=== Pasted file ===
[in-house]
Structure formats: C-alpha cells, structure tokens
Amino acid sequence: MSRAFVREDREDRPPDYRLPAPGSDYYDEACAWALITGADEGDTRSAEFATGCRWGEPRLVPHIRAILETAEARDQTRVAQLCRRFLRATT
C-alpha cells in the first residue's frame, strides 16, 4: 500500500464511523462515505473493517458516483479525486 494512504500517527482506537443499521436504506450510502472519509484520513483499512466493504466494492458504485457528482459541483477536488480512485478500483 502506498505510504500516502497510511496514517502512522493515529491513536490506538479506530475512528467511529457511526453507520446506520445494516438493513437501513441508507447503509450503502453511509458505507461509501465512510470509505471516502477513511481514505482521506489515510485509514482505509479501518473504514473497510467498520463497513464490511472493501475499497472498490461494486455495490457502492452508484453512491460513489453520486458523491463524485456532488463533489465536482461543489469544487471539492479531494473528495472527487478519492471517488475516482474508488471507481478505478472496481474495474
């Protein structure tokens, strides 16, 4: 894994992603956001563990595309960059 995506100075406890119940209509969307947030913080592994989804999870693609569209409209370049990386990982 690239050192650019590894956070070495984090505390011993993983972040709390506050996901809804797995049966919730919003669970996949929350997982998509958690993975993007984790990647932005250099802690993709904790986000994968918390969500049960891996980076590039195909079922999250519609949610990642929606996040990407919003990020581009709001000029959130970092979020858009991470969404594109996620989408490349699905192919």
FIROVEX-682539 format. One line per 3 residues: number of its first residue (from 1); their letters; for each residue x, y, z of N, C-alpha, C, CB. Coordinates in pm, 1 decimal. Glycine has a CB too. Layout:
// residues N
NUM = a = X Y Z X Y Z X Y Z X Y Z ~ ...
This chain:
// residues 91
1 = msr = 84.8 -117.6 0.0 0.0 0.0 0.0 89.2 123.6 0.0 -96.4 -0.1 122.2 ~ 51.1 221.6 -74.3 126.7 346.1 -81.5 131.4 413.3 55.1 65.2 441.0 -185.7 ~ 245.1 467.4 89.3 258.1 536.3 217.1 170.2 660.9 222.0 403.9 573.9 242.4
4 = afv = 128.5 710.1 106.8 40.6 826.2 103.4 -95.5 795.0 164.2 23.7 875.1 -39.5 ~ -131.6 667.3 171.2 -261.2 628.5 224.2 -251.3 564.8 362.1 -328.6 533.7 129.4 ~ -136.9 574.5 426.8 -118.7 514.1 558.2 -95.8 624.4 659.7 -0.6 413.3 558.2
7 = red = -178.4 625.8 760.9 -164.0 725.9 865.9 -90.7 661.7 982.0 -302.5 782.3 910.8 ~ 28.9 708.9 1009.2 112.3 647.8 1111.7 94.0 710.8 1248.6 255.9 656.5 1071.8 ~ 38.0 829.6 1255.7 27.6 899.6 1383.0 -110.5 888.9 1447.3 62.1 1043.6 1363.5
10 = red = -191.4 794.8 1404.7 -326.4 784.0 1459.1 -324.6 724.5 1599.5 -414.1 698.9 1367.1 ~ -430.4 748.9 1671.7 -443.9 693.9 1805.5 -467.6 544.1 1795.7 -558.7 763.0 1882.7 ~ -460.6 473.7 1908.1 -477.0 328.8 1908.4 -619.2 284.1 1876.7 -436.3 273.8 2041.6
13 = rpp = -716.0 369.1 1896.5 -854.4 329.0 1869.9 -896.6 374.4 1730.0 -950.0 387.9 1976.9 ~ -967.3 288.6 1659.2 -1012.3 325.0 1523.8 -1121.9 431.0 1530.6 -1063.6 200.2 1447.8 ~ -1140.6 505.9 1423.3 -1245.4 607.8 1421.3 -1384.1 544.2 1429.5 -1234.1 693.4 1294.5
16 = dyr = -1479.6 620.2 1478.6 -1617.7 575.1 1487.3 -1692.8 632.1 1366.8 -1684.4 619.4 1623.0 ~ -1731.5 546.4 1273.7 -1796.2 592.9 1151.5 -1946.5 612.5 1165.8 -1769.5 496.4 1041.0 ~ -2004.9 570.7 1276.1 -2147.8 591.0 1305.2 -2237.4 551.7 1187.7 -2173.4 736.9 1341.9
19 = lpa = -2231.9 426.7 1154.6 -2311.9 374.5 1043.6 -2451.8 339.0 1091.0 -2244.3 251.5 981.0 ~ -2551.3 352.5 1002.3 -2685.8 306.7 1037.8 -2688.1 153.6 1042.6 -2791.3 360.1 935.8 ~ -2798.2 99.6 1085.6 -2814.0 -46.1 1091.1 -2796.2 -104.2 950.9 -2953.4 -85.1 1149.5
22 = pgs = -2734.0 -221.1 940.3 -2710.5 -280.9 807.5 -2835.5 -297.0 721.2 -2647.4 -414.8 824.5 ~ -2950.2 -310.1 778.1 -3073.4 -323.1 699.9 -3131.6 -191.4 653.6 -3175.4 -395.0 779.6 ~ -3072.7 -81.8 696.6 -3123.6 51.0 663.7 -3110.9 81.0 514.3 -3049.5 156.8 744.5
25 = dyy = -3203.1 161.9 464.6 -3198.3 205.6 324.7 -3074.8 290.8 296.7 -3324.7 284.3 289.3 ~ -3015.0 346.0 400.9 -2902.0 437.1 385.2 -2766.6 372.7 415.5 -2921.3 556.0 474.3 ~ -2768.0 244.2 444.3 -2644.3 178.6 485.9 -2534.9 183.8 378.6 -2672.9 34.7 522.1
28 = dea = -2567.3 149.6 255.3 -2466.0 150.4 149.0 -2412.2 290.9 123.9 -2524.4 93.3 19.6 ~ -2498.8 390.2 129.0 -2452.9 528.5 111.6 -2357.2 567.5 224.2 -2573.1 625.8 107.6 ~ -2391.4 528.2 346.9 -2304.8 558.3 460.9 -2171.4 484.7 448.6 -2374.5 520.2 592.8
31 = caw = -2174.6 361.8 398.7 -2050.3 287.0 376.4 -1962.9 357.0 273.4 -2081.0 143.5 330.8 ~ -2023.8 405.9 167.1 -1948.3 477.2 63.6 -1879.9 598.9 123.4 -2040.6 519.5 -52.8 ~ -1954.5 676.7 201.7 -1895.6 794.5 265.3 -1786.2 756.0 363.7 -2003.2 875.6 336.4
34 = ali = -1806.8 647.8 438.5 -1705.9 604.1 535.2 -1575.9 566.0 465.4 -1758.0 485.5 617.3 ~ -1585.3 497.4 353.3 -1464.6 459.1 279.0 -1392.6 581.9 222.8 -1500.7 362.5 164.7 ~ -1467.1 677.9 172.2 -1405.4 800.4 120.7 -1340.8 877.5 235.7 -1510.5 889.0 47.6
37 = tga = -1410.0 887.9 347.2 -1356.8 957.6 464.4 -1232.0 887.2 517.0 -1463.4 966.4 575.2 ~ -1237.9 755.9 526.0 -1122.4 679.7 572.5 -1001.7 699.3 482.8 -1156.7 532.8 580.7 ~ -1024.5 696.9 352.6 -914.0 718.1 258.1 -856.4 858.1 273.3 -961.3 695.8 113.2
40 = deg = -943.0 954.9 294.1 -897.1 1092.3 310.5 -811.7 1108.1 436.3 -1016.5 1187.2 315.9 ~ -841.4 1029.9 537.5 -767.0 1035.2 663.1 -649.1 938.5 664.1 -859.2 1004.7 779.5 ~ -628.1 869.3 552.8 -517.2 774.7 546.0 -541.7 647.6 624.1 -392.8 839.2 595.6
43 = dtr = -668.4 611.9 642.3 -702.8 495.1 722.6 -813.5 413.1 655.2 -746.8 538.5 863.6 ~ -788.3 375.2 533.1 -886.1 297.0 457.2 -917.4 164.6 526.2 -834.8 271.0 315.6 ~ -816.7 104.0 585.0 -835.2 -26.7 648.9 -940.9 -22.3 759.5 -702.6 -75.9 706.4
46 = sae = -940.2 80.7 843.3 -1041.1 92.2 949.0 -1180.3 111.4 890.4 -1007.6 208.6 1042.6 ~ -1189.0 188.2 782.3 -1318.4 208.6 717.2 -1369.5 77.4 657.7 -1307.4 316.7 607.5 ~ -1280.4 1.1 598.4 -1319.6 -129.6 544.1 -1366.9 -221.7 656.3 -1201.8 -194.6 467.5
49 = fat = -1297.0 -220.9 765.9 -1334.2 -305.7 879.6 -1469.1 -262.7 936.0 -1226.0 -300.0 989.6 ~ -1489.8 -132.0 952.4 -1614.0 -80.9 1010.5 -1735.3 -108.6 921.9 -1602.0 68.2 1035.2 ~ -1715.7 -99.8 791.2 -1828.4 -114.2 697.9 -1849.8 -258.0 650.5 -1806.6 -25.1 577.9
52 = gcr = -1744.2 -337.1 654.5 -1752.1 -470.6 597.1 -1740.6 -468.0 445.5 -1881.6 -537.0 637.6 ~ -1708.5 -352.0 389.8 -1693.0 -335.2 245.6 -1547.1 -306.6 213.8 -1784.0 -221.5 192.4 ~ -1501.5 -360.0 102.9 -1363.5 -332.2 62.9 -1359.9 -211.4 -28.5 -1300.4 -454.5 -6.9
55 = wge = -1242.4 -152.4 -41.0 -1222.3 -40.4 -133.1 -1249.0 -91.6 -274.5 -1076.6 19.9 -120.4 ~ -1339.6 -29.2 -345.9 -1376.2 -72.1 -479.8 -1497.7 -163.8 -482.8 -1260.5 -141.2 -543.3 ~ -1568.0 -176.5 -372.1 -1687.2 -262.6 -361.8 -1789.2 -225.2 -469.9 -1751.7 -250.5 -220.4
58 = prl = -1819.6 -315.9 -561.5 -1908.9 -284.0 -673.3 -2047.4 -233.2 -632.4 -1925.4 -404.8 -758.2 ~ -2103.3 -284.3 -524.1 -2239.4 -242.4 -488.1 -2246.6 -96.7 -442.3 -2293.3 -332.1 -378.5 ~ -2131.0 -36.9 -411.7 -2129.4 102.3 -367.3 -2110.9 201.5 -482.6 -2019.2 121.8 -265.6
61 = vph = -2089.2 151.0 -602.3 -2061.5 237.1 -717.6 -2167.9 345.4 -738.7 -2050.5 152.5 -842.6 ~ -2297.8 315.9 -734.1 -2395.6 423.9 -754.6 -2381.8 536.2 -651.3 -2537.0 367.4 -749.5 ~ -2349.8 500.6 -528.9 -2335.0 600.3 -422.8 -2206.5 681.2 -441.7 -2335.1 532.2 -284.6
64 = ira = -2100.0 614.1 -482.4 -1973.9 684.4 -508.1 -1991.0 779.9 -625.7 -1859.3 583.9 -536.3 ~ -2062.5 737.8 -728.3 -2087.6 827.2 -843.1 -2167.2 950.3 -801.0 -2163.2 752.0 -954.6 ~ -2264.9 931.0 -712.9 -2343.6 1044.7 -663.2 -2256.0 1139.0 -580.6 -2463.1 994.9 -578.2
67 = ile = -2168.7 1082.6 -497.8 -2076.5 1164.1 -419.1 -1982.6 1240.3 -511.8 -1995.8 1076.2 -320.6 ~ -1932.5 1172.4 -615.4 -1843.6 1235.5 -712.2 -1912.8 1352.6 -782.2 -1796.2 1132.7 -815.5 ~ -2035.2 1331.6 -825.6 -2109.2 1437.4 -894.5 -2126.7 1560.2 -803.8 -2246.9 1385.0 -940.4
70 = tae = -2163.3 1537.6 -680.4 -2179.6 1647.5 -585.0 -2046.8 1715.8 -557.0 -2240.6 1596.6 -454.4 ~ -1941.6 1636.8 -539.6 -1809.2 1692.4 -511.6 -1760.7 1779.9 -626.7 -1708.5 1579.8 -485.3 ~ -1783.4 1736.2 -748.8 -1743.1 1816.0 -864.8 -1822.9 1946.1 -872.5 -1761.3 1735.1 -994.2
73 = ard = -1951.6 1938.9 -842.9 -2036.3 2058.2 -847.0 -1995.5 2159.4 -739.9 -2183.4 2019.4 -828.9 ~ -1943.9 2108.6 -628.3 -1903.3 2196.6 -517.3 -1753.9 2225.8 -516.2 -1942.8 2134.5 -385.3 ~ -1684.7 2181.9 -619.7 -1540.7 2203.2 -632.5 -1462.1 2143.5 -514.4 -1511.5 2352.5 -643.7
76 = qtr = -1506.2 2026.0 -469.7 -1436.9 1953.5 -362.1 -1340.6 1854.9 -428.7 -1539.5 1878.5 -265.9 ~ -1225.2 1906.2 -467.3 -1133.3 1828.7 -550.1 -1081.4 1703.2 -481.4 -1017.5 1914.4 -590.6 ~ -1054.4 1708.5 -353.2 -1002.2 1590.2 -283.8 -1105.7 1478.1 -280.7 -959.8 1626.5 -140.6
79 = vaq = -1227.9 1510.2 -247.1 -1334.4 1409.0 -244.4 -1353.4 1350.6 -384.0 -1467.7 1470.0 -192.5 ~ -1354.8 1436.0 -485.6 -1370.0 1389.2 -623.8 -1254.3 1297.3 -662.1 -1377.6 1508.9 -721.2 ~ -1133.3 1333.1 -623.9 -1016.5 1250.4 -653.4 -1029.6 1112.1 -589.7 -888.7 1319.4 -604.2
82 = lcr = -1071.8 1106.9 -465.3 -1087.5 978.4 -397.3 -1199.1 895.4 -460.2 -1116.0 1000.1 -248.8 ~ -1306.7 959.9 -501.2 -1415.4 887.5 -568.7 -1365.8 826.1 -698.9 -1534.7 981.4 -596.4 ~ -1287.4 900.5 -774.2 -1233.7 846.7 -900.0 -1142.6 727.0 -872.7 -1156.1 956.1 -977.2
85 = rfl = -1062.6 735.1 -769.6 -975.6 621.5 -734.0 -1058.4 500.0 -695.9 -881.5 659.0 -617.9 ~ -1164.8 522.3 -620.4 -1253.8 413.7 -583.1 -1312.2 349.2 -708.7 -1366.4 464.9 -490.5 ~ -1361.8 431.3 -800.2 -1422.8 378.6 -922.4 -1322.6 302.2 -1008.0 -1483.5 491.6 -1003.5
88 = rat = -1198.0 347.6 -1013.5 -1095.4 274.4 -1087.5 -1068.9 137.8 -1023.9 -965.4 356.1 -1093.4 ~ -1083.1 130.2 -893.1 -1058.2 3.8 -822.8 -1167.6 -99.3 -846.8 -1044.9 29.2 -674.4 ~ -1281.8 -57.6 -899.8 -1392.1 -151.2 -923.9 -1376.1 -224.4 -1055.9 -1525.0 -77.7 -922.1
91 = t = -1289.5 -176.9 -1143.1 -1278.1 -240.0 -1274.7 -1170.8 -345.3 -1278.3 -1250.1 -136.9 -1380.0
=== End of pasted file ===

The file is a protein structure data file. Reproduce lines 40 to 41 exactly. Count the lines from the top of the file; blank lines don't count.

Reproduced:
88 = rat = -1198.0 347.6 -1013.5 -1095.4 274.4 -1087.5 -1068.9 137.8 -1023.9 -965.4 356.1 -1093.4 ~ -1083.1 130.2 -893.1 -1058.2 3.8 -822.8 -1167.6 -99.3 -846.8 -1044.9 29.2 -674.4 ~ -1281.8 -57.6 -899.8 -1392.1 -151.2 -923.9 -1376.1 -224.4 -1055.9 -1525.0 -77.7 -922.1
91 = t = -1289.5 -176.9 -1143.1 -1278.1 -240.0 -1274.7 -1170.8 -345.3 -1278.3 -1250.1 -136.9 -1380.0